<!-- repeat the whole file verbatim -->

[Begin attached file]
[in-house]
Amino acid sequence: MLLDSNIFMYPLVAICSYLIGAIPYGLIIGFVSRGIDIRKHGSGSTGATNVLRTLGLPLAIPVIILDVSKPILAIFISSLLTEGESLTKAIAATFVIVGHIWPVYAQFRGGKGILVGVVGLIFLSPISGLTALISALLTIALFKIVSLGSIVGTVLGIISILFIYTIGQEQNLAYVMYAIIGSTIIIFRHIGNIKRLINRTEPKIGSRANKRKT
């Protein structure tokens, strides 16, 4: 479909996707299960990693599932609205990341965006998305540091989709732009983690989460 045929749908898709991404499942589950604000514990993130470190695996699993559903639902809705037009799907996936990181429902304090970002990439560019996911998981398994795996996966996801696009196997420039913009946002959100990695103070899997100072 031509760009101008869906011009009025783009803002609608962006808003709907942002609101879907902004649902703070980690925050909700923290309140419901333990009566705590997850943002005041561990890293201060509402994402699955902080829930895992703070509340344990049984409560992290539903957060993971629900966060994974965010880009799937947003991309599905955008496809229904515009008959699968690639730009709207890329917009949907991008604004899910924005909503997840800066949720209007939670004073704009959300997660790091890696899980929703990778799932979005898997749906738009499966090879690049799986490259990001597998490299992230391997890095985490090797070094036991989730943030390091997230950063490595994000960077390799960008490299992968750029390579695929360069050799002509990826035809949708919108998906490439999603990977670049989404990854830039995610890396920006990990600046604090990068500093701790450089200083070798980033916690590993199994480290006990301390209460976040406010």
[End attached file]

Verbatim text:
[in-house]
Amino acid sequence: MLLDSNIFMYPLVAICSYLIGAIPYGLIIGFVSRGIDIRKHGSGSTGATNVLRTLGLPLAIPVIILDVSKPILAIFISSLLTEGESLTKAIAATFVIVGHIWPVYAQFRGGKGILVGVVGLIFLSPISGLTALISALLTIALFKIVSLGSIVGTVLGIISILFIYTIGQEQNLAYVMYAIIGSTIIIFRHIGNIKRLINRTEPKIGSRANKRKT
């Protein structure tokens, strides 16, 4: 479909996707299960990693599932609205990341965006998305540091989709732009983690989460 045929749908898709991404499942589950604000514990993130470190695996699993559903639902809705037009799907996936990181429902304090970002990439560019996911998981398994795996996966996801696009196997420039913009946002959100990695103070899997100072 031509760009101008869906011009009025783009803002609608962006808003709907942002609101879907902004649902703070980690925050909700923290309140419901333990009566705590997850943002005041561990890293201060509402994402699955902080829930895992703070509340344990049984409560992290539903957060993971629900966060994974965010880009799937947003991309599905955008496809229904515009008959699968690639730009709207890329917009949907991008604004899910924005909503997840800066949720209007939670004073704009959300997660790091890696899980929703990778799932979005898997749906738009499966090879690049799986490259990001597998490299992230391997890095985490090797070094036991989730943030390091997230950063490595994000960077390799960008490299992968750029390579695929360069050799002509990826035809949708919108998906490439999603990977670049989404990854830039995610890396920006990990600046604090990068500093701790450089200083070798980033916690590993199994480290006990301390209460976040406010």